When Irrational games announced they are developing a new Bioshock game set in the ultra-patriotic city of Columbia, we here at the U.S. Department of Electronic Entertainment were delighted at the prospect of exploring this wonderland of American Exceptionalism. Unfortunately we were recently informed that the themes of patriotism and a healthy fear of foreigners are not to taken at face value. It appears that the game is using some form of literary tool in which they mean the opposite of what they say.
The game is set in 1912 before America was besieged by the hordes of foreigners that overran the nation over the course of the 20th Century. It chronicles the exploits of a freedom-hating terrorist named Booker DeWitt who secretly infiltrates a utopian city called Columbia.
Columbia is a floating, technologically advanced metropolis that represents the fearsome might and ingenuity of America. While the superiority of all true Americans in undeniably real, Columbia is actually a fictional place. Citizens should not attempt to locate the flying city or be concerned that it might fall on their homes.
However Columbia still serves as an excellent setpiece for this steampunk adventure. Over the course of the game, DeWitt illegally immigrates to Columbia in order to kidnap one of its citizens. After capturing the fair Elizabeth, the duo must use their various superhuman abilities to escape from various factions within the city.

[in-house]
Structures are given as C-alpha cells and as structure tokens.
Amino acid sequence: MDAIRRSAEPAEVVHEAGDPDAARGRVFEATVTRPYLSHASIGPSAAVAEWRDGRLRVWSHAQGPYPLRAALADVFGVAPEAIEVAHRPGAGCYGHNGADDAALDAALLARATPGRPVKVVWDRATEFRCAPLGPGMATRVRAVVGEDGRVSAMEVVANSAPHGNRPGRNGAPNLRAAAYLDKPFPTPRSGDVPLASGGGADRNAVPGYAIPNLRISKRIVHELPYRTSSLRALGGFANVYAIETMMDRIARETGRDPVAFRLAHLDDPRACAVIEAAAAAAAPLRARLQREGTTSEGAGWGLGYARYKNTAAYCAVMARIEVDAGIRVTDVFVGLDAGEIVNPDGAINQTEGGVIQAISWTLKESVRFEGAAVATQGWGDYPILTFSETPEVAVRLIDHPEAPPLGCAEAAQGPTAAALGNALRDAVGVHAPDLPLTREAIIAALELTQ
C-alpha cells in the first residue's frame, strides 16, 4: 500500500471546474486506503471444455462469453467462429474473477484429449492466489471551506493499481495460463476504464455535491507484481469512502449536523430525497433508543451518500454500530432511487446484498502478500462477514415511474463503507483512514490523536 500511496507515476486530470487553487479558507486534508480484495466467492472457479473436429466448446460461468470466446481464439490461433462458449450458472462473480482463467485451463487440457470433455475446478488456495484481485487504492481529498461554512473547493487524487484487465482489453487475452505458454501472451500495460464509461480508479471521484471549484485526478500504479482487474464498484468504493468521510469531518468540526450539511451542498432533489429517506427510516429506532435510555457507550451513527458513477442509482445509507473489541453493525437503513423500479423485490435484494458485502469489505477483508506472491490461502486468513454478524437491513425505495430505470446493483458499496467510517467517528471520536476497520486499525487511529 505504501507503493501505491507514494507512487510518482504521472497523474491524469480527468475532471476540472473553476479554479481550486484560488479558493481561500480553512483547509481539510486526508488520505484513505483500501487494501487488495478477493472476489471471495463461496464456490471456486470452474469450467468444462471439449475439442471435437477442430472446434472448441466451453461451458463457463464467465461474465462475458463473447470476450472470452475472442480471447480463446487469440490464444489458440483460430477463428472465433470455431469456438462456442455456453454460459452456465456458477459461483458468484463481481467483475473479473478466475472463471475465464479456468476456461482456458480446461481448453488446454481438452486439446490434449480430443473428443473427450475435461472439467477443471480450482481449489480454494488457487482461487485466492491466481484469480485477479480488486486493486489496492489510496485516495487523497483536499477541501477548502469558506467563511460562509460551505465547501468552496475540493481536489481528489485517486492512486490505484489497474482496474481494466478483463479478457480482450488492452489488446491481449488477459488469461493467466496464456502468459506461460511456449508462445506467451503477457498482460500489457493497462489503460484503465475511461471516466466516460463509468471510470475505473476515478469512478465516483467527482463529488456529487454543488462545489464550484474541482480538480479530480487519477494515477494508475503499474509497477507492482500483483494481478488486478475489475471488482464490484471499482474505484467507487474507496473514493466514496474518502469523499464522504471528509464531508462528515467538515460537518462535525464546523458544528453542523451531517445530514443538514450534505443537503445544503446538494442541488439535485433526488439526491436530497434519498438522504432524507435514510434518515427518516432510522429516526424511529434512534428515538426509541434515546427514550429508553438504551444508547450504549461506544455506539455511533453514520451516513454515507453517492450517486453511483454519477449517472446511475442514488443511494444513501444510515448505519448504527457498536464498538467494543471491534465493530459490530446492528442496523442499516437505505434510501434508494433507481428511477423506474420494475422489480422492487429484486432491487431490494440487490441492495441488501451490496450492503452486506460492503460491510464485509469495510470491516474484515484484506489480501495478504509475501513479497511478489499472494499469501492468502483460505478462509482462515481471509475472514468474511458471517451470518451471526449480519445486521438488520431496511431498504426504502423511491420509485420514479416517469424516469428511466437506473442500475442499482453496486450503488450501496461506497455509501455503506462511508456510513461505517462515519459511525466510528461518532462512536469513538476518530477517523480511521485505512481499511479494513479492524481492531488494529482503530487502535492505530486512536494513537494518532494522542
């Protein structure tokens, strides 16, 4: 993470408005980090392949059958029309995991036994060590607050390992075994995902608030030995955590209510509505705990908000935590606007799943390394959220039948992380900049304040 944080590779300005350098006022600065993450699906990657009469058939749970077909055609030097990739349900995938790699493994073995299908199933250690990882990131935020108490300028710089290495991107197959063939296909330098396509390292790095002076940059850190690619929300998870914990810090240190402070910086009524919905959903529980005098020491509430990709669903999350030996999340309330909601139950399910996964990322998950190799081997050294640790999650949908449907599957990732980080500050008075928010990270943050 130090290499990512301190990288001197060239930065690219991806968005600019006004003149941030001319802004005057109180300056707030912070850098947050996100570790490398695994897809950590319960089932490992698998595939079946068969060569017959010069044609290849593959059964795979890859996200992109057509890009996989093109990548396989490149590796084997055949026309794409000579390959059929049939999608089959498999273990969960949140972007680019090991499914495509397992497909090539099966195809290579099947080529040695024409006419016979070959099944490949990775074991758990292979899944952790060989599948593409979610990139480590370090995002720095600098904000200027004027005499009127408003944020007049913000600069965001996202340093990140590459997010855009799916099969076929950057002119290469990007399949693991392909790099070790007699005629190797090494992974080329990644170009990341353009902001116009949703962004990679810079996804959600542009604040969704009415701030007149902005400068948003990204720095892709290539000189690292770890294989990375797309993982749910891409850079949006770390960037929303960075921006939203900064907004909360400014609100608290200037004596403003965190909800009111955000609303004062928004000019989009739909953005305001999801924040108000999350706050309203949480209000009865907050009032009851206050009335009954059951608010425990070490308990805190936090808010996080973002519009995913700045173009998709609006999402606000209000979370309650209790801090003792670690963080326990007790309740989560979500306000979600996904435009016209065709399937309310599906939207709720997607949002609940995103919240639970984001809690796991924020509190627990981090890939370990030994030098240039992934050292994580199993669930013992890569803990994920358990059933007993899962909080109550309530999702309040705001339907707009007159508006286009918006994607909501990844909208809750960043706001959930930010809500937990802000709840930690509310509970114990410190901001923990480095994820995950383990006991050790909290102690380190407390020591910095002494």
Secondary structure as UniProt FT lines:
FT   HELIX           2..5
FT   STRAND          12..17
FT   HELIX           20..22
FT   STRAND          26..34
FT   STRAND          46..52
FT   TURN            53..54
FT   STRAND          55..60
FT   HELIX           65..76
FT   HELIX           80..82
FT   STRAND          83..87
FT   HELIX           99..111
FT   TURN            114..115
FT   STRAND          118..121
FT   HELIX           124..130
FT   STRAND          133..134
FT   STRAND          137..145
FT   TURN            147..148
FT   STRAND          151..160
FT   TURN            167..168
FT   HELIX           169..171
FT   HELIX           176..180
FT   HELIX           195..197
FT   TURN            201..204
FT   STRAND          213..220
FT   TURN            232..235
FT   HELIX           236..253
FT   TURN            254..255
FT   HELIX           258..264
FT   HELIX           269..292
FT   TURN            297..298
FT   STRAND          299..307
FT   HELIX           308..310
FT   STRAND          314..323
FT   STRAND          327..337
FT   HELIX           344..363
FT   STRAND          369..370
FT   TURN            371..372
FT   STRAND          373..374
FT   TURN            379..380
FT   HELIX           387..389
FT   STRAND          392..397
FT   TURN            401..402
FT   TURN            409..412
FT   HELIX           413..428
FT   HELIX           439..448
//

As the foreign captor attempts to escape he is pursued by Columbia’s law enforcement which includes robot duplicates of George Washington. Along the way other proud Americans assist in the government’s efforts to capture this criminal.
The notion of an ultra-patriotic flying American city defending itself from terrorist invaders is quite captivating, but we have been informed that some kind of satire is being used in the depiction of Columbia and its inhabitants!
According to our sources within the offices of Irrational Games, Booker DeWitt is actually the protagonist of Bioshock Infinite, rather than the villain.
Through some sort of dramatic trick, the game designers at Irrational have created a perfect American paradise, but are implying that there is some sort of limit the amount of patriotism a citizen can exhibit before they become “Too Patriotic”.
The inspiring robot George Washington is actually supposed to be a terrifying example of excessive jingoism, and players will be expected to destroy it, then take its gattling gun which will be turned on the steadfast citizens of Columbia.
It’s surprising to see such a turn for the series after the original Bioshock did such an effective job of illustrating the principles of Objectivism through the story of Andrew Ryan’s unyielding principles and how his utopian world was brought down by Ryan compromising in the face of adversity.
Bioshock Infinite is out now for PC, Xbox 360 and Playstation 3. Read agent Battersby’s review. It was originally scheduled to release in October 2012 but was delayed until 2013, no doubt so that the terrorist-loving communists at Irrational Game could have more time to refine their anti-American propaganda.